37

If the residuals remain large, then your solution is suspect. This topic will be discussed in more detail in the second part of this book. Convergence may be sped up (the number of loops reduced) by applying a procedure known as successive over-relaxation or SOR. In this technique, the rate at which an unknown is changing per loop is calculated, and that rate is then used to extrapolate a value of that unknown. The result is that convergence is sped up by eliminating the need to cycle through intermediate iterations. A relaxation factor governs the magnitude of the extrapolation, and there is an optimal value for each problem. Consider the problem we were solving before. It took about 15 loops to get close to the solution, but by about the 5th loop we had a rough idea of the trend. The rate of change could have been used to leap-frog to values closer to the final result. The issue of computation time is an important one – running CFD programs on modest 3D grids with about 300,000 control volumes can take over-night on desktop computers with processors of about 1 GHz speed. At times, the solution in intermediate iterations may be fluctuating. In this case, underrelaxation may be used to slow down the speed of convergence and eliminate the fluctuations.

**Grid size issues
**

A good question to ask is: how does one know if the grid is small enough? From the section on finite differences we learned that the smaller the grid the more accurate the solution, but how small is small enough? In the previous problem we had the luxury of knowing what the final answer should be, so we knew that the 5 control volumes we used were appropriate. The best way to know if the grid is small enough is to repeat the problem using a smaller grid. If the solution changes appreciably, then you have to go smaller. If the solution is the same or very close, you know that the grid size is not an issue. ---------------------------------------------------------------------------------------------------------Problem 3.1 Calculate the velocity profile for flow between parallel plates (no energy equation) as specified in Section 2.5. Use 50 loops of Gauss-Seidel iteration, and calculate the residuals at the end. ---------------------------------------------------------------------------------------------------------Problem 3.2 Write a program that uses finite differences with Gauss-Seidel iteration to calculate the temperature distribution in the problem above, as specified in Section 2.5. Compare your result with the analytical result derived earlier. ----------------------------------------------------------------------------------------------------------

38

**3.2 Unsteady flow problems
**

Consider the Couette flow case discussed before, but let’s suppose that both plates are initially at rest. At time t = 0, the top plate is given an instantaneous velocity of 100 m/s. You can envision that the disturbance will take some time to work its way down towards the lower plate, and that after some time, the result will be the steady solution. The velocity profiles might look as sketched below:

t=0

t=1 s

t=2 s

t=3 s (steady flow)

We wish now to know what the velocity of the flow is at different locations as time elapses. We also wish to know the final velocity profile. We again note that the final solution (after some time has elapsed) to this problem will be the same as the steady flow problem. There are situations where it is desirable to solve a steady flow problem as an unsteady problem, for example a space capsule re-entering the atmosphere at high speed in inviscid flow. This will be discussed in more detail in the next section. We begin our analysis with the unsteady Navier-Stokes equation in the x-direction:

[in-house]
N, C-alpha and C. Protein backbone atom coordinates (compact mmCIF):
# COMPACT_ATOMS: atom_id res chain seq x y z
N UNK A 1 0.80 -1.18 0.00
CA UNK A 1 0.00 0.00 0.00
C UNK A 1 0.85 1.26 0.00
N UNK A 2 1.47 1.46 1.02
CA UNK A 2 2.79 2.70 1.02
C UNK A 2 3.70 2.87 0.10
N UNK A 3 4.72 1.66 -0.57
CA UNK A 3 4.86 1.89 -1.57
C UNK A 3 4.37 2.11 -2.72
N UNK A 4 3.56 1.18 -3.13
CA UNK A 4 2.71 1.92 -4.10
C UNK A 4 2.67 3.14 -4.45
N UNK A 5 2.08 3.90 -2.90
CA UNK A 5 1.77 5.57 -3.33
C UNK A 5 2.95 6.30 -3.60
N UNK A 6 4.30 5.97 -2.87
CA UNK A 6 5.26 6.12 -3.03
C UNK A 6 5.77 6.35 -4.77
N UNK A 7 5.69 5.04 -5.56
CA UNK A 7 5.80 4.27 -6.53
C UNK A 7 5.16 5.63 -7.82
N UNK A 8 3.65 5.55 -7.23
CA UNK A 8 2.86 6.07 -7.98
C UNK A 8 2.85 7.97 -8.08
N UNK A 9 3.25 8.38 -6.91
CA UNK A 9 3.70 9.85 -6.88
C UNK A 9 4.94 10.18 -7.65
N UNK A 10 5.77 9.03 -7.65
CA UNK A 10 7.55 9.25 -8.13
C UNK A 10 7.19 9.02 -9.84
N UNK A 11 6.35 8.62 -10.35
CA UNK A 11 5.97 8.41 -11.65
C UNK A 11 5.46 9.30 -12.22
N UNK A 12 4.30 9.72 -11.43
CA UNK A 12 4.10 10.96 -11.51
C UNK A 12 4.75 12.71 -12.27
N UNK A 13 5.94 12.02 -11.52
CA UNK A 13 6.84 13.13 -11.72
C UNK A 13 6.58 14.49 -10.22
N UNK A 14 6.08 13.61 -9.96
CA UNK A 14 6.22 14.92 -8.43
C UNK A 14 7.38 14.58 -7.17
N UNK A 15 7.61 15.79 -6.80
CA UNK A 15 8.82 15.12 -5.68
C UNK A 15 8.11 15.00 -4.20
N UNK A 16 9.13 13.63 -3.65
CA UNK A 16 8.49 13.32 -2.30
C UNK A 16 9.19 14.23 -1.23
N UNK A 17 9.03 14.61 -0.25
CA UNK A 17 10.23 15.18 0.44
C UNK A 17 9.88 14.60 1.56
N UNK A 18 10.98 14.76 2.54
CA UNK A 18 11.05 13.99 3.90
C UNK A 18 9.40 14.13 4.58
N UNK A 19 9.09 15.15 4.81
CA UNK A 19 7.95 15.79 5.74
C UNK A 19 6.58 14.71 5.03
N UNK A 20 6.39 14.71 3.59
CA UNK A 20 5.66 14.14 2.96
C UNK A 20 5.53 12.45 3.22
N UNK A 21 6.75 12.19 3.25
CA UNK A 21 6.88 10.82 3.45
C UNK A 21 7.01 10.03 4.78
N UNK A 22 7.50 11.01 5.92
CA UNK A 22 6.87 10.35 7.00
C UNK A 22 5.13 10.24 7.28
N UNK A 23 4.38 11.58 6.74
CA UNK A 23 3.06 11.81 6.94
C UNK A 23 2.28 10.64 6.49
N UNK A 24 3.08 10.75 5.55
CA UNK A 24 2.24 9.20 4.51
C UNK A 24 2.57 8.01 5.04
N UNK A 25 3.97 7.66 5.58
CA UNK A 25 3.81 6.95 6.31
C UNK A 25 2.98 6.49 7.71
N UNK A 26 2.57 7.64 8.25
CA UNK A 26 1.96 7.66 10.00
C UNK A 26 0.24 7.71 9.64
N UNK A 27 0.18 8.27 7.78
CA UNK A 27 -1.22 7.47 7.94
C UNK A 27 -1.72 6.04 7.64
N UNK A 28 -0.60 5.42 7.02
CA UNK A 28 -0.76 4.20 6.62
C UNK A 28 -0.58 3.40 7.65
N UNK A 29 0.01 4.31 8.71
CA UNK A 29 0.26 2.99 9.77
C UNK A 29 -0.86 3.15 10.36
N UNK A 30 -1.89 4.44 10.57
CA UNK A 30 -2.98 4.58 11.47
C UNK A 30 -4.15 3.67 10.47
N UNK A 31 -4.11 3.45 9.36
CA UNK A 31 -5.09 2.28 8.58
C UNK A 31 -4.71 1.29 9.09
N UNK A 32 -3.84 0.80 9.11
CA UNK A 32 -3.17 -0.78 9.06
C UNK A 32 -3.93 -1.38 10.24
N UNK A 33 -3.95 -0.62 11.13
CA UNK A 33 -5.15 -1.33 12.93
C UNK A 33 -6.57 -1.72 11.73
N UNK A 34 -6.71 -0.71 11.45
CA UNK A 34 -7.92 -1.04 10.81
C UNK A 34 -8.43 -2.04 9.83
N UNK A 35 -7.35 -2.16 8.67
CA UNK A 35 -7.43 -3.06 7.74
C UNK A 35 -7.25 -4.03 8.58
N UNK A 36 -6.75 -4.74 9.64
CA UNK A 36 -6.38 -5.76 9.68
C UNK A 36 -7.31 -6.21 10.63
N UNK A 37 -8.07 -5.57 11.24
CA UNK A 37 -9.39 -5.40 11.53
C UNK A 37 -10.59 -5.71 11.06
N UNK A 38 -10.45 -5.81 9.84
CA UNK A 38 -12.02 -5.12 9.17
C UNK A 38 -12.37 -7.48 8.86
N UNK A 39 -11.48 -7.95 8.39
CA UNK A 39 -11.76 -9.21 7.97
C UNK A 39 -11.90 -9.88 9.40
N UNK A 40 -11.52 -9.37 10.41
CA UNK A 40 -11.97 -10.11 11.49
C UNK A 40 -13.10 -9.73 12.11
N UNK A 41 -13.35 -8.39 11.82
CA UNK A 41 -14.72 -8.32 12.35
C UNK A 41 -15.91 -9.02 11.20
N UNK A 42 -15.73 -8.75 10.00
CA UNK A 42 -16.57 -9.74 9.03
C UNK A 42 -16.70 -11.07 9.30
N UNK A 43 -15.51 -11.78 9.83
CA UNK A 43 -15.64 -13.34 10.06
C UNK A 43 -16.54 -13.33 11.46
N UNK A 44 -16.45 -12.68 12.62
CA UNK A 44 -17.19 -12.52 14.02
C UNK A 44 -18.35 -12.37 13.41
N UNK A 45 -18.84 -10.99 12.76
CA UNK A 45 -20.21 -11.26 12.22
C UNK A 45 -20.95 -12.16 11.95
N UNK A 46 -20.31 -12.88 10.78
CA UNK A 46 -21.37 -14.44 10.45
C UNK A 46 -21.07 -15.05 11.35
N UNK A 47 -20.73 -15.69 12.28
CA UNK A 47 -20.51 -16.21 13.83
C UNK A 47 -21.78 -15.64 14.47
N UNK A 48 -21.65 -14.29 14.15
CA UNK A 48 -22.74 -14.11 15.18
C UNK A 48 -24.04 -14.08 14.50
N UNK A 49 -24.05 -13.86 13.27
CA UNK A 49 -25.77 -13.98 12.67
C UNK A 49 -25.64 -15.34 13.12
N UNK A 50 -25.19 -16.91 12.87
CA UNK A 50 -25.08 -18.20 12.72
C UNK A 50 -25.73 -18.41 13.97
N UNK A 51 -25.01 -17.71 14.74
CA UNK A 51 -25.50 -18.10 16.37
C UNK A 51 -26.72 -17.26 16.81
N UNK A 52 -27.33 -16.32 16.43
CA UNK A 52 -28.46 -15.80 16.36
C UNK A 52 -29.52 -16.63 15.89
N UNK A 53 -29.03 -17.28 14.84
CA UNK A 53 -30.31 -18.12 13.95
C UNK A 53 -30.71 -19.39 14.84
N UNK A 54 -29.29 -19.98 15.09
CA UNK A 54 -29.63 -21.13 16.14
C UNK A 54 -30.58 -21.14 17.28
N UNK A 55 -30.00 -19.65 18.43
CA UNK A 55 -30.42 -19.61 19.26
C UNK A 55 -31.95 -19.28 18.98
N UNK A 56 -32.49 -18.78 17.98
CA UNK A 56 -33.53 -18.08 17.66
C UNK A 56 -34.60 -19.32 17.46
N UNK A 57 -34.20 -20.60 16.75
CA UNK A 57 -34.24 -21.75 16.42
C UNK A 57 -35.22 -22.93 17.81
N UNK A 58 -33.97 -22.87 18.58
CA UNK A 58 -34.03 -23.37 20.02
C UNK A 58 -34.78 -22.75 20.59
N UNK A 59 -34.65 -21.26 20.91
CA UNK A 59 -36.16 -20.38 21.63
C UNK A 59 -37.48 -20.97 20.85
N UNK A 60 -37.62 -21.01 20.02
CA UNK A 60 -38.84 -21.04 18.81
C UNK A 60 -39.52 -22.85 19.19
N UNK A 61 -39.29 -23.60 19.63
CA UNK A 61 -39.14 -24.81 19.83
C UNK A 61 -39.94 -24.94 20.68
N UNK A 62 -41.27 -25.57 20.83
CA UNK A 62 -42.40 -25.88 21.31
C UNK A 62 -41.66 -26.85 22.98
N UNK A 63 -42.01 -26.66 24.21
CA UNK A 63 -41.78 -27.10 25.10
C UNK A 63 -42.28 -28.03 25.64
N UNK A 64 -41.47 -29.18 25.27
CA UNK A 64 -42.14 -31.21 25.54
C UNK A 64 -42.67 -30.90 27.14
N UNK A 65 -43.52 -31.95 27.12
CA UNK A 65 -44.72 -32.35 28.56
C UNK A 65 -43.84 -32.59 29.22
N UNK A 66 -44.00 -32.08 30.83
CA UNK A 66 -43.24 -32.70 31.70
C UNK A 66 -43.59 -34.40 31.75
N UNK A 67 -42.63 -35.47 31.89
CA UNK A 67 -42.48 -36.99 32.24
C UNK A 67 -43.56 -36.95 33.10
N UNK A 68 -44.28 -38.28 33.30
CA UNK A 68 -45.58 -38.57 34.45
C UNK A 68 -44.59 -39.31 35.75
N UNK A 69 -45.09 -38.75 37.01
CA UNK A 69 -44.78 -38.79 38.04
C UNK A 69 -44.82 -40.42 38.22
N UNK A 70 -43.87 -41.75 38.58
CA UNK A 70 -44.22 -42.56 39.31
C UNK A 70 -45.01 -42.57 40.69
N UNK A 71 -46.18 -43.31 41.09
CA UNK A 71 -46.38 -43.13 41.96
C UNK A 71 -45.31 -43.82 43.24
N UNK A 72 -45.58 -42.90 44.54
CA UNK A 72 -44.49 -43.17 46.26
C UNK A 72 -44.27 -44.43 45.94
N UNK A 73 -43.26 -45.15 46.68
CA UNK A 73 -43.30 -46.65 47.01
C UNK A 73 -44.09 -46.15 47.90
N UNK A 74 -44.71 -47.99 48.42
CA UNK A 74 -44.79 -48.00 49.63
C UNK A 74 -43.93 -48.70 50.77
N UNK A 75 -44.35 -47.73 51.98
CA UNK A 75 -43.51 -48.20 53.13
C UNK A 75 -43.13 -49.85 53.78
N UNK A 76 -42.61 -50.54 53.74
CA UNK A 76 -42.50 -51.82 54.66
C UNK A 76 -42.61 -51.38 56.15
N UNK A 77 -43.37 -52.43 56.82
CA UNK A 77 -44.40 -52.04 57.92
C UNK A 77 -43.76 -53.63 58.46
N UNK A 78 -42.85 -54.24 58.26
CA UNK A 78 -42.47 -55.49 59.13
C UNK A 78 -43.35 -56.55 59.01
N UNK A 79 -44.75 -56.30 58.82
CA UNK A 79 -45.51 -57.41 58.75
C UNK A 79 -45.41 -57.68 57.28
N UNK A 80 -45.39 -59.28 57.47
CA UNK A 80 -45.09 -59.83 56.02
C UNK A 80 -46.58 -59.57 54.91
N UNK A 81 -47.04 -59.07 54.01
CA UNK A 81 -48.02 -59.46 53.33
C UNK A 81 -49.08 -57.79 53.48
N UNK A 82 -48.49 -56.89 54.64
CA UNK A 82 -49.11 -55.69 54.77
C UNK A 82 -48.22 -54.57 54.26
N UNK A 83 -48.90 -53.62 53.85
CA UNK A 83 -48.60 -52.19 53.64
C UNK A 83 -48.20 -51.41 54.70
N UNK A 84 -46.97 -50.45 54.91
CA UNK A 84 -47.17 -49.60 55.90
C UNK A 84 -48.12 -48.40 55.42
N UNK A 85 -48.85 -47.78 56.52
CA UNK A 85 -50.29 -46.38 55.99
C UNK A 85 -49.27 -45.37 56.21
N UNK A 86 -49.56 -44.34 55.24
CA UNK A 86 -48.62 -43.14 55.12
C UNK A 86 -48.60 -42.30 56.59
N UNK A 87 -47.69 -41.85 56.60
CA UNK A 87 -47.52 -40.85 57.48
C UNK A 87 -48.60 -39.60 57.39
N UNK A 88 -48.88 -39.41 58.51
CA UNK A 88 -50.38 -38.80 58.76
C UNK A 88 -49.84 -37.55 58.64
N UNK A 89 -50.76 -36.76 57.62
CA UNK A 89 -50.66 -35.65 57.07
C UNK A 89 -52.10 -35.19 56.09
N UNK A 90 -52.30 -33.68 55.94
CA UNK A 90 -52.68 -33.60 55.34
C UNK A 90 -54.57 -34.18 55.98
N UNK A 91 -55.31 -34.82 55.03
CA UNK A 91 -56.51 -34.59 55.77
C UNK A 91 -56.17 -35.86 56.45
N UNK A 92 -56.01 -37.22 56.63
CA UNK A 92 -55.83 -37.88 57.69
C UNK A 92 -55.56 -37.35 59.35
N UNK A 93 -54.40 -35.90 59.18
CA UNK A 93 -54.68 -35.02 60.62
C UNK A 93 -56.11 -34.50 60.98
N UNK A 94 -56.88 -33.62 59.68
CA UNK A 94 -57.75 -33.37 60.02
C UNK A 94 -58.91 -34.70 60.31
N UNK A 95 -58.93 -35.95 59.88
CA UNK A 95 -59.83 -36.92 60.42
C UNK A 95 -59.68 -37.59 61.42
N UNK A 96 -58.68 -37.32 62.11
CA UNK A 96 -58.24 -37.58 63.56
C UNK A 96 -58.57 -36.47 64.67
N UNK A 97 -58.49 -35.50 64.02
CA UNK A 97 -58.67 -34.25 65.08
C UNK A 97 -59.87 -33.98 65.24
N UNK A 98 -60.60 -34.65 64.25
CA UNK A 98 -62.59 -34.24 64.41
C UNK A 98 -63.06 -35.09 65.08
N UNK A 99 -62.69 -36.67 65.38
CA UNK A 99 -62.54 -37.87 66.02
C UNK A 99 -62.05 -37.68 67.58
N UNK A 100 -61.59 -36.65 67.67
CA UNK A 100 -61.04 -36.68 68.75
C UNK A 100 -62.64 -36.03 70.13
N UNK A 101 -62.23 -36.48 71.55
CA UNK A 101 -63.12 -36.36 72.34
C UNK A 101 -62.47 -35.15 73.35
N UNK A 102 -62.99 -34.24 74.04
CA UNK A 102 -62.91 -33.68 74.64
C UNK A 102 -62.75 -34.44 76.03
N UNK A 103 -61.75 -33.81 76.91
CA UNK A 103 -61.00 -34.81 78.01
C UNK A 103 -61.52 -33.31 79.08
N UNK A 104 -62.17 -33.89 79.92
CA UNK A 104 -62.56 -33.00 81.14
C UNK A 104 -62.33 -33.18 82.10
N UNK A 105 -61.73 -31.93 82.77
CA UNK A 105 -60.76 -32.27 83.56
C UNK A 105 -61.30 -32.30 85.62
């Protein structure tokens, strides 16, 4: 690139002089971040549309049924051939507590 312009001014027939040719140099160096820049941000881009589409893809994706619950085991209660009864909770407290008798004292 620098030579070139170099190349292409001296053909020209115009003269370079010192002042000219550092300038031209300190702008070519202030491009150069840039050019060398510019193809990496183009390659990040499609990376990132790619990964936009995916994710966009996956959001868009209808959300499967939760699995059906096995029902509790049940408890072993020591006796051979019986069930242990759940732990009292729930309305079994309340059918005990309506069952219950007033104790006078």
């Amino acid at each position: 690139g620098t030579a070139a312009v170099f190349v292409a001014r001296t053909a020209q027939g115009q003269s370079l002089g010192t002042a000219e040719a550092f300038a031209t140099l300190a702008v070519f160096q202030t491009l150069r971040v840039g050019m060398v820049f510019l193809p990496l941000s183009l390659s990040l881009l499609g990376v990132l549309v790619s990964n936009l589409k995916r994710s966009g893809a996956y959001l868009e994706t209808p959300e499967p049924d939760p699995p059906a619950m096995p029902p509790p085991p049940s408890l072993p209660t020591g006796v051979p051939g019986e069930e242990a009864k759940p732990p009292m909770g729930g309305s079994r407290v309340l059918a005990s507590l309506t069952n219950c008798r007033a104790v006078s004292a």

ρ(

∂u ∂u ∂u ∂u ∂P ∂ 2u ∂ 2u ∂ 2u +u +v + w ) = Fx − + µ( 2 + 2 + 2 ) ∂t ∂x ∂y ∂z ∂x ∂x ∂y ∂z

We eliminate all unnecessary terms, considering that the flow is only in the x-direction, there is no pressure drop nor body force, and flow occurs in a constant diameter duct:

ρ

∂u ∂ 2u =µ 2 ∂t ∂y

We now apply the finite difference approximation to the equation above, using a forward difference for the time derivative:

ρ

u y +1 − 2u y + u y −1 u t +1 − u t =µ ∆t ∆y 2

There’s just one small detail to work out now. Notice that the left-side expression is in terms of time t, and the right-side is in terms of length coordinate y. In other words, we 39

are dealing with a partial differential equation where u is varying with both time and location y. When a derivative is taken of a partial differential equation with respect to one of the independent variables, we hold one of the independent variables constant. We then hold y constant for the left-side of the equation, and t constant for the right-side, and account for this in our equation:

ρ

u y ,t +1 − u y ,t ∆t

=µ

u y +1,t − 2u y ,t + u y −1,t ∆y 2

We now solve the equation above for uy,t+1: ∆tµ u y ,t +1 = u y +1,t − 2u y ,t + u y −1,t ] + u y ,t ρ∆y 2

[

[3.2.1]

By solving for uy,t+1 we have an expression for the flow speed u that depends on u at a previous time step, allowing us to march forward in time from our known initial conditions! ∆tµ is a constant, which we ρ∆y 2 will call C for convenience. We now illustrate how to proceed, assuming for the sake of argument that C is 0.1. All velocity u values are zero at time t = 0. We note that the first term on the right-side of the equation Assuming that ∆t is 0.1 and ∆y is 0.005 m (resulting in 4 control volumes over the entire height of 0.02 m), we track u as a function of y and t: t=0 u1 = 100 (top plate starts moving) u2 = 0 u3 = 0 u4 = 0 u5 = 0 t = 0.1 s u1 = 100 (note the top node’s speed is constant) u2 = 0.1(0 – 0 + 100) + 0 = 10 u3 = 0 u4 = 0 u5 = 0 t = 0.2 s u1 = 100 u2 = 0.1(0 – 2(10) + 100) + 10 = 18